Researchers have been examining the gender imbalance for decades, exposing a system that favors men.
“It is not lack of talent, but unintentional biases and outmoded institutional structures that are hindering the access and advancement of women,” the NAS panel wrote.
The U.S. research system developed when most scientists were men with spouses who did not work outside the home. “The system was developed by men for men and the way that their professional lives were structured,” said Shirley Malcom, director of education and human resources programs at the American Association for the Advancement of Science, who served on the panel.
And as women in many workplaces point out, qualities valued in men do not work for them. “Assertiveness and single-mindedness are stereotyped as socially unacceptable traits for women,” the NAS report concluded.
Or as one expert put it: “He is seen as an up-and-comer. She is seen as pushy.”
On the track toward tenure at NINDS, however, are six women and five men. Two of the six women are being put up for tenure this year and a third may be, he said.
Bielekova said she is not among them. When a board of experts in her field from research institutions around the country examined her work in September, it concluded that she “is an excellent physician scientist. Her international reputation is well-deserved, and strongly supports consideration for tenure,” according to a copy of their report that Bielekova gave to The Washington Post. The panel also called her “a productive mentor.”
The panel challenged one of Bielekova’s planned studies, saying the rationale for it “was perceived to be only modestly compelling.”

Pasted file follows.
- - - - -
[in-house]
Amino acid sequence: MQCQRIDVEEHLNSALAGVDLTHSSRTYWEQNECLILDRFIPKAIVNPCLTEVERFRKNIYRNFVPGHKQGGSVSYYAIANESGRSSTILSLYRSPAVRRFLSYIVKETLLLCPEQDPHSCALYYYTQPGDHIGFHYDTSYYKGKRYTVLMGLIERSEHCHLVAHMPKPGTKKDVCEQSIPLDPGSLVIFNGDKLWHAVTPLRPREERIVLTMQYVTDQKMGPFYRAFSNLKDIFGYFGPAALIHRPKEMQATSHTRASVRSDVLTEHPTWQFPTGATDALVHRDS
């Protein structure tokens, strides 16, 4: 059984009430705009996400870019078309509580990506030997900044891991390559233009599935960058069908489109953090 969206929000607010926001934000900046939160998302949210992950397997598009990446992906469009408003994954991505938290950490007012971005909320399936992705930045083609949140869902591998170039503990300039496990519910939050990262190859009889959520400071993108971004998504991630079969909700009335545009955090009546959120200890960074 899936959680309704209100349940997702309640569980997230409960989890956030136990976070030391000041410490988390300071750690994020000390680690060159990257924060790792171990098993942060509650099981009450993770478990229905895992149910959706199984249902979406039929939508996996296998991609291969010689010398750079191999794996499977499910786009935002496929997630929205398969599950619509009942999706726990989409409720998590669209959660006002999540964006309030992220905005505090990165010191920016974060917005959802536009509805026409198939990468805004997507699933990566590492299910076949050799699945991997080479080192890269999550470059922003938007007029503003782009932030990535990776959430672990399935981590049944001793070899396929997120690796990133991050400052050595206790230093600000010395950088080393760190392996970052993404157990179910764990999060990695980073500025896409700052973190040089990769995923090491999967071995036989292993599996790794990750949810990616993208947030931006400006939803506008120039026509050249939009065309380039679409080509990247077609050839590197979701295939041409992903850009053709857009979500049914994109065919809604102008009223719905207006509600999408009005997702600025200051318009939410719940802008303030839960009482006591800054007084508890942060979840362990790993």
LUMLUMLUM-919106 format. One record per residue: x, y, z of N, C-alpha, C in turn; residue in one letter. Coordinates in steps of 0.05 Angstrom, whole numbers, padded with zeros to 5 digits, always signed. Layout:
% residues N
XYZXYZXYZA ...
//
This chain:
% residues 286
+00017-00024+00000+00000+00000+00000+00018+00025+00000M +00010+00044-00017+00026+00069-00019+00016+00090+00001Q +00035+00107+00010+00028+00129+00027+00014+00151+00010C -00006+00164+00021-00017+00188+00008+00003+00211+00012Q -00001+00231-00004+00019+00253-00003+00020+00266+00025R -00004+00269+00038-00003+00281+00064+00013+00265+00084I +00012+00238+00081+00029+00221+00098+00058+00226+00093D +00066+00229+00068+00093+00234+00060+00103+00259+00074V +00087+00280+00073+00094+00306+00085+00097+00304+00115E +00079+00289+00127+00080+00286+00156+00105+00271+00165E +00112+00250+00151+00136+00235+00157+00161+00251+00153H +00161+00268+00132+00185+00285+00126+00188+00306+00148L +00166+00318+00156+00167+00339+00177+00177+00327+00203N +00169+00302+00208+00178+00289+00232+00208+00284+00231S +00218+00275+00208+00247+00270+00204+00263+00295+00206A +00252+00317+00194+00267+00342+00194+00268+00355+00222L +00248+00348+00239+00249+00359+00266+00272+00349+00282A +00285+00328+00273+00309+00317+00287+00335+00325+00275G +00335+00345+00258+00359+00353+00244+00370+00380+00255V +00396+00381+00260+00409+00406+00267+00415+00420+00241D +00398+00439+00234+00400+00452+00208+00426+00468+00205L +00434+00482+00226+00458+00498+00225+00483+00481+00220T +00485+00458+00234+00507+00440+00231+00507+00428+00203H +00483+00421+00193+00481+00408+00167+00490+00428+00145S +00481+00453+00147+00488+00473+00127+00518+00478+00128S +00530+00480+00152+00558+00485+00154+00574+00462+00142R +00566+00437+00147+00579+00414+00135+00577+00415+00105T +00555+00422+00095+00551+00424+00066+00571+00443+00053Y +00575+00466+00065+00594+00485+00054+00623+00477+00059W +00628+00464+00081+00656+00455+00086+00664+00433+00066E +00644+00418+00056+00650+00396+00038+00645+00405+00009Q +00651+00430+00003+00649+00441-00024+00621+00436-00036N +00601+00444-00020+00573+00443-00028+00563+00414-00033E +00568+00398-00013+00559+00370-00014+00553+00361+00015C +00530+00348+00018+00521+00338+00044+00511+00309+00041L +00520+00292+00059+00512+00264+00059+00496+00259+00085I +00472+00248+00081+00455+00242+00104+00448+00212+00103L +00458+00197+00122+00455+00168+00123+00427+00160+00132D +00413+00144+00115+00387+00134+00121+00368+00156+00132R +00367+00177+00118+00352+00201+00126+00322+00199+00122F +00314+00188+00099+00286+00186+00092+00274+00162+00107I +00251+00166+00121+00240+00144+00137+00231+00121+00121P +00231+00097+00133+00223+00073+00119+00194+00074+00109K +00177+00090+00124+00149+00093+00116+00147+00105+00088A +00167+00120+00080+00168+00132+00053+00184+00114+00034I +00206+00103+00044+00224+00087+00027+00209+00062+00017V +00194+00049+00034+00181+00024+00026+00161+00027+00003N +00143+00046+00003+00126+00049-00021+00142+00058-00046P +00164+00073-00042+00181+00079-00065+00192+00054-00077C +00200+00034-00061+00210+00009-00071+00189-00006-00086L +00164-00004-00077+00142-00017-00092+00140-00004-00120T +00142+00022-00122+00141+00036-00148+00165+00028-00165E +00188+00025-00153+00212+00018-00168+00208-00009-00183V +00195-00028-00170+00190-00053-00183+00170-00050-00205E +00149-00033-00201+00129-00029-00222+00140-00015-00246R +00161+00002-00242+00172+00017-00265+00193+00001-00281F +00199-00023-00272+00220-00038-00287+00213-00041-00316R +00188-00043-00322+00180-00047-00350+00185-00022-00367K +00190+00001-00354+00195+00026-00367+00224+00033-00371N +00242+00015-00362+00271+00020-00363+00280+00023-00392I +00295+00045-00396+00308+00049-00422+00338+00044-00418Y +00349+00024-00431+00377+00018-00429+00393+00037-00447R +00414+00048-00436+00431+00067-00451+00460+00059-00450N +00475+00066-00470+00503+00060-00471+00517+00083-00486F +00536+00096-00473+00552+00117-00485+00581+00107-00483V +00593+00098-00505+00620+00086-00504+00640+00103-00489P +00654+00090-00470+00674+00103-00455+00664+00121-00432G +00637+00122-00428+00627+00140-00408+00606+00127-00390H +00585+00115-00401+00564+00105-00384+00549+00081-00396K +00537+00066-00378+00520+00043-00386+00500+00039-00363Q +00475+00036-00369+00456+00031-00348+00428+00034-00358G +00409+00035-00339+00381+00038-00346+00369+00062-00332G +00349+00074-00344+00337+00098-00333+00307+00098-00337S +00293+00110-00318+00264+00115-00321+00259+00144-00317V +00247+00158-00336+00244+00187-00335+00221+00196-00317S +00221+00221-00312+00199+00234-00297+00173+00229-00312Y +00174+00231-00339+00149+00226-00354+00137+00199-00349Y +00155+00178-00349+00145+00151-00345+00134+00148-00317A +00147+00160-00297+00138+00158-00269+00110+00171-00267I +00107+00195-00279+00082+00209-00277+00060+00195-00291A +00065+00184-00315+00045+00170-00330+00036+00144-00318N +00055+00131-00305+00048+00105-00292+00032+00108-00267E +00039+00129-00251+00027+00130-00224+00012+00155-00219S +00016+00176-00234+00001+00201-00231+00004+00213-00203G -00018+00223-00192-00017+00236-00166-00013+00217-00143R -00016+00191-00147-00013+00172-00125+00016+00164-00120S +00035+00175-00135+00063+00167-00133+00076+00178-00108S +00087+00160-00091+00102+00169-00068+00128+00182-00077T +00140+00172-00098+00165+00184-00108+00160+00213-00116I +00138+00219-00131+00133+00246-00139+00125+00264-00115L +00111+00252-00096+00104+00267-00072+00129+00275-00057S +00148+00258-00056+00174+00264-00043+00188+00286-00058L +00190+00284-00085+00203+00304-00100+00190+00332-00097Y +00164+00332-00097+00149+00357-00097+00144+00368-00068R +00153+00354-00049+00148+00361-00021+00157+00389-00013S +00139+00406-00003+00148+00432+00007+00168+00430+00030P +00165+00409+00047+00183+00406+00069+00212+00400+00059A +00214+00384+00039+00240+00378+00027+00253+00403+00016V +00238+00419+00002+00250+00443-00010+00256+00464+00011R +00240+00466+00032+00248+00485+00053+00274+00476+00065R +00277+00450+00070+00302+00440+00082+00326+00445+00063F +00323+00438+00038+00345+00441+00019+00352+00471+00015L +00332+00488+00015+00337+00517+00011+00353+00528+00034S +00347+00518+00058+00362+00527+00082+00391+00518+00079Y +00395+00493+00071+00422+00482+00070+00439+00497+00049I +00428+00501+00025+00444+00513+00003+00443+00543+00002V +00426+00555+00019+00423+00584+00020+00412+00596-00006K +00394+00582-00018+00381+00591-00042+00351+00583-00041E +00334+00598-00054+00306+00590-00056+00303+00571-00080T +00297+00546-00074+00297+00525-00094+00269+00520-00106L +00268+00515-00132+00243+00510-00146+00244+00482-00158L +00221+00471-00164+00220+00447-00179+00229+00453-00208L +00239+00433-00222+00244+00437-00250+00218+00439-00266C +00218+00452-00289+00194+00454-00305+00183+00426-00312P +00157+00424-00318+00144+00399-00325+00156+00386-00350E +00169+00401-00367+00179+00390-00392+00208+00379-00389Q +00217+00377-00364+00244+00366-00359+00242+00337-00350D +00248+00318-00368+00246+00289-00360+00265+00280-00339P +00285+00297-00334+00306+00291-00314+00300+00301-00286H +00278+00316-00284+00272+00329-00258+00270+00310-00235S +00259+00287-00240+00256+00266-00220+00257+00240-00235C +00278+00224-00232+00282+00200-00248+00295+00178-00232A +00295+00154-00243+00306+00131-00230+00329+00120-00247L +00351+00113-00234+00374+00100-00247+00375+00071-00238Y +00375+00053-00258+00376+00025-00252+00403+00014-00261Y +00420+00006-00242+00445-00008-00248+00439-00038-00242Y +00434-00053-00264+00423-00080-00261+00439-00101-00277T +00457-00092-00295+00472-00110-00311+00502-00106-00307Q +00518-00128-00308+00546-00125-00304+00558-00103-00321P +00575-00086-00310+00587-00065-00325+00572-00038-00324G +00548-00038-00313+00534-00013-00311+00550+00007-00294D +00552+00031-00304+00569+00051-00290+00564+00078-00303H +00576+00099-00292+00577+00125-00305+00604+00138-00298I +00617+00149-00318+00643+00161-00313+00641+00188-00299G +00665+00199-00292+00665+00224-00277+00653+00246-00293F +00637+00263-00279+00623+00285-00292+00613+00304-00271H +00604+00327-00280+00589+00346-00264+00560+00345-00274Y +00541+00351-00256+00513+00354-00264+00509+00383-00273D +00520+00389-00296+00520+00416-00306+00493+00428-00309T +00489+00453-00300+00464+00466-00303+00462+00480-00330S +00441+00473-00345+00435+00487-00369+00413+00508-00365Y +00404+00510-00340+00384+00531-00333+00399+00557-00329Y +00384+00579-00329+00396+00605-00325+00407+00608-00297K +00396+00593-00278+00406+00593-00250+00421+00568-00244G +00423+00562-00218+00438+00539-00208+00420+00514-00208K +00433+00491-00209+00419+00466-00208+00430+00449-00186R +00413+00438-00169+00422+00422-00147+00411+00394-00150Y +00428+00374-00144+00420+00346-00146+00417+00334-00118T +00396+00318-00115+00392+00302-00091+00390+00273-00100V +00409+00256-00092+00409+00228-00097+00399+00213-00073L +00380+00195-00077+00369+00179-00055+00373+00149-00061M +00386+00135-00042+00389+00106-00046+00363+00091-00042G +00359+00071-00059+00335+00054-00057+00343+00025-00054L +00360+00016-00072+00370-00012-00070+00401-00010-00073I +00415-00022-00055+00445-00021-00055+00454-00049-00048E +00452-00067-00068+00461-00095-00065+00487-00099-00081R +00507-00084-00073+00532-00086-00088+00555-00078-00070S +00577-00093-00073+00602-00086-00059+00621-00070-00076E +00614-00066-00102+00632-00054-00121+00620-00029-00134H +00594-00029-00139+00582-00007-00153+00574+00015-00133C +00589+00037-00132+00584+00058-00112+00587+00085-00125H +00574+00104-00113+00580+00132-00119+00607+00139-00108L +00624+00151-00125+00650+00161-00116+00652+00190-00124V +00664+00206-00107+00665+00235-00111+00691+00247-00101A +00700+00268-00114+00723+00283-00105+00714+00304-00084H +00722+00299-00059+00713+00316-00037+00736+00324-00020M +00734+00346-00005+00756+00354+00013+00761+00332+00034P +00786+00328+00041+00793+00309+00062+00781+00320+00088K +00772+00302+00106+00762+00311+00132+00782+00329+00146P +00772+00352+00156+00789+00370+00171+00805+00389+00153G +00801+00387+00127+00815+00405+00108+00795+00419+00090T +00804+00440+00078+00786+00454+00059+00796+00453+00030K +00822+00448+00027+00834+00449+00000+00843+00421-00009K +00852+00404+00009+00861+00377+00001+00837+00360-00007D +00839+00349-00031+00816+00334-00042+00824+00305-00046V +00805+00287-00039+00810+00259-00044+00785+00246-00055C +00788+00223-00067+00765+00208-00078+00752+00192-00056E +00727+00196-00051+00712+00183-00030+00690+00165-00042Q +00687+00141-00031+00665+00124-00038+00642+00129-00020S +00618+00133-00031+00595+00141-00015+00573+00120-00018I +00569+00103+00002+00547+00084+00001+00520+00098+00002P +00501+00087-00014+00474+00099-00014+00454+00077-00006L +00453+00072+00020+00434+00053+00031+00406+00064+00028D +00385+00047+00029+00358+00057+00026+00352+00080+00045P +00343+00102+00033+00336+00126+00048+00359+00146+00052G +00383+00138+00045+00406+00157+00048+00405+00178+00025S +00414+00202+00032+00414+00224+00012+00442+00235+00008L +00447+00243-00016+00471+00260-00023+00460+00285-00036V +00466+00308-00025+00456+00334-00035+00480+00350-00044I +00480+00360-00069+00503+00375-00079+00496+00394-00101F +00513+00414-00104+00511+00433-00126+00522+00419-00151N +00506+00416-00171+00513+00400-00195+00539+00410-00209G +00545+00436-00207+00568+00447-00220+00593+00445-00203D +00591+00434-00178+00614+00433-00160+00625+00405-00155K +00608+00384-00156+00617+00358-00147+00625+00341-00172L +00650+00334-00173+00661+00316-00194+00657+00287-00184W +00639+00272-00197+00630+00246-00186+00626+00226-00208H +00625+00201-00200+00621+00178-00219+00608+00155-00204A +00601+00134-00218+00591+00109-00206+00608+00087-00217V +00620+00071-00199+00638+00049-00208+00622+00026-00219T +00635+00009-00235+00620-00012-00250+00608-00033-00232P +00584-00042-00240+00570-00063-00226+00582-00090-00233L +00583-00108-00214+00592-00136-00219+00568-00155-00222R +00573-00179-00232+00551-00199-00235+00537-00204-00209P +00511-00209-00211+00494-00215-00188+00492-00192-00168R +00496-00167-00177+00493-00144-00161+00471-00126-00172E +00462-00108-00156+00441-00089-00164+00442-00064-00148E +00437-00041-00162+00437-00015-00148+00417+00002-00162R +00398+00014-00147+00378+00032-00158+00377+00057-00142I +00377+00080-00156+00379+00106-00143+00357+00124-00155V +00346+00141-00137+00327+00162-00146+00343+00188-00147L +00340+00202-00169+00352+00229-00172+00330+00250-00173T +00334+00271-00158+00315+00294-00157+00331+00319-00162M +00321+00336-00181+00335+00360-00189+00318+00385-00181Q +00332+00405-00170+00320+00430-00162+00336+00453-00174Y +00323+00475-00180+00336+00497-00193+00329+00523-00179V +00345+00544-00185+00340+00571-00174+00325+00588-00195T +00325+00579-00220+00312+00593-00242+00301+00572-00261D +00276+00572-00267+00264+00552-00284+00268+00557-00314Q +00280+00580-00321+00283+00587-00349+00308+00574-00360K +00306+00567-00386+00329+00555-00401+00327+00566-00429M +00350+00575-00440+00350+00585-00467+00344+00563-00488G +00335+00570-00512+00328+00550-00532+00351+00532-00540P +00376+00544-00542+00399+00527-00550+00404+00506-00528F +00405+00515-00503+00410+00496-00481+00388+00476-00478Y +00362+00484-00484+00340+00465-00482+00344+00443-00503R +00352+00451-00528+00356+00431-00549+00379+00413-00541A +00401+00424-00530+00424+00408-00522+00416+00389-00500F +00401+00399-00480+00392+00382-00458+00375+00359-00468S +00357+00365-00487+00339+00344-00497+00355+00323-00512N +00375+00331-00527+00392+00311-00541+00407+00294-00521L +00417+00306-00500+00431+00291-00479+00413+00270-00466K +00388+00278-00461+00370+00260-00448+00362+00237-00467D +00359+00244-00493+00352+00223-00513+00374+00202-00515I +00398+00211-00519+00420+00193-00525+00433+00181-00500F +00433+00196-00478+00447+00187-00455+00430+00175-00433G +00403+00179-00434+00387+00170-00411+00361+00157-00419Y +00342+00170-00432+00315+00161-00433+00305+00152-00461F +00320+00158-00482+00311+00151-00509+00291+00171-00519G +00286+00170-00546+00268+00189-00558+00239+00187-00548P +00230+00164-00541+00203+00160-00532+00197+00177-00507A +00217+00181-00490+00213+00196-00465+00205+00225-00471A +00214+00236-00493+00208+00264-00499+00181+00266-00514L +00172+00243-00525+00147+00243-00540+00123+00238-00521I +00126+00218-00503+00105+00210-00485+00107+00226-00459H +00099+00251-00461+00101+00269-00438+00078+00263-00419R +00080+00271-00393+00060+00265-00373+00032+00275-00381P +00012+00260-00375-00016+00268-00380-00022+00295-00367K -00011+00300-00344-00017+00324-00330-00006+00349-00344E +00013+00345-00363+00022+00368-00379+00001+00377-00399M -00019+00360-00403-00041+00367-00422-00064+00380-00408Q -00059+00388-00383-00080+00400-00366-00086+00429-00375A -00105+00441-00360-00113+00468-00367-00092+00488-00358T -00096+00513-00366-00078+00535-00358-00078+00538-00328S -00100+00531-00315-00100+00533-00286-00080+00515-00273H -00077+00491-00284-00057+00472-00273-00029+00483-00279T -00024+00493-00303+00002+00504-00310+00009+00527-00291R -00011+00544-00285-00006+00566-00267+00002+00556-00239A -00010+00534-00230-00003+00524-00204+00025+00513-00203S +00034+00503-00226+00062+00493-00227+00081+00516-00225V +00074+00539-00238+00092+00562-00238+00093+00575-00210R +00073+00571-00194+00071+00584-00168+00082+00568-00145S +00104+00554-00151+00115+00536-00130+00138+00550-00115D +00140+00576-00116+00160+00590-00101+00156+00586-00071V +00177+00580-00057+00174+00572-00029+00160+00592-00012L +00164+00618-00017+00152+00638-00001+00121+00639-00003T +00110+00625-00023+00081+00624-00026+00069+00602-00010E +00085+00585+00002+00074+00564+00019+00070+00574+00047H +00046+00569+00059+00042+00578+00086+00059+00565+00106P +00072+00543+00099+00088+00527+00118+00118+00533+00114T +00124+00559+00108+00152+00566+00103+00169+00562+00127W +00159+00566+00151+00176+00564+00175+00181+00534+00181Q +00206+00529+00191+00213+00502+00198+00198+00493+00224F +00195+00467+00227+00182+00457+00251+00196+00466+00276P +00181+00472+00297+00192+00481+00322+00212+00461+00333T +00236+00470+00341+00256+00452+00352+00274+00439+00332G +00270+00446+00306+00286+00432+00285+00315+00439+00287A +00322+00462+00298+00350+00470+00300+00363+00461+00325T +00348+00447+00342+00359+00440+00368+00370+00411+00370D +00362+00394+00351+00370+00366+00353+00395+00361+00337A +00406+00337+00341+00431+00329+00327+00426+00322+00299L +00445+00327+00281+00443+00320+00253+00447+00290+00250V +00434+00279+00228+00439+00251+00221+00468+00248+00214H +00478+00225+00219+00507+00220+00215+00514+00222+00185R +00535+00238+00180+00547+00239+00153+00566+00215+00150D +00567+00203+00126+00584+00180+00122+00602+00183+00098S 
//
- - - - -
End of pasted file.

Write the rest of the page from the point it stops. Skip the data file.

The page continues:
She said Koroshetz has told her that he will take as long as two more years to think about whether to nominate her for tenure, as allowed by NIH policy. That means it could be 10 years total before Bielekova comes up for formal review. She would have to leave NIH if she fails.
She filed her EEOC complaint in March. At one point, her attorney said, NIH offered to settle the case but without granting Bielekova tenure. She turned down the offer.
Specifically, Bielekova alleges retaliation and discrimination based on gender after what she describes as a “power struggle” following the retirement of her mentor, who was chief of the neuro-immunology branch. She said male scientists were provided numerous advantages in the aftermath and that she has been harmed by groundless accusations from male colleagues of unprofessional conduct. A male colleague from her branch, she said, was nominated for tenure at the same time that she was held back.
Koroshetz said he cannot discuss individual cases but makes his tenure decisions based on the institute’s overall programmatic needs, not gender. He said he has not seen gender bias but knows that women consider NIH a more difficult place to work than men do.
One NIH unit where tenured men and women can be found in almost equal numbers is the division of cancer epidemiology and genetics, part of the National Cancer Institute. Of the 49 tenured scientists there, 21 are women, said Stephen J. Chanock, the division’s director. Fourteen of the 24 people on the tenure track are women, he said.
The division has a long history of supporting researchers’ needs outside the workplace, Chanock said. But perhaps most important, epidemiologists who crunch data can work from home or elsewhere, flexibility they find very attractive, he said.
While the environment is competitive, “there isn’t the dictum that you really have to be there to succeed,” Chanock said.
Bielekova, who works long hours in the lab, is a native of Slovakia. She earned her medical degree there and did postgraduate work in the United States before arriving at NINDS in 1997, according to her curriculum vitae. She worked there until 2005, when she left to take a tenured position at the University of Cincinnati, but she returned in 2008 without tenure because, she said, the resources at NIH were superior for her goal of curing multiple sclerosis.
She knows that her decision to publicly discuss her tenure troubles could haunt the rest of her career, even if NIH ultimately awards it to her. But she said it’s time that women express publicly what they say privately.
“Women put their tails between their legs and they leave,” she said. “If they would fight, this would not be the case.”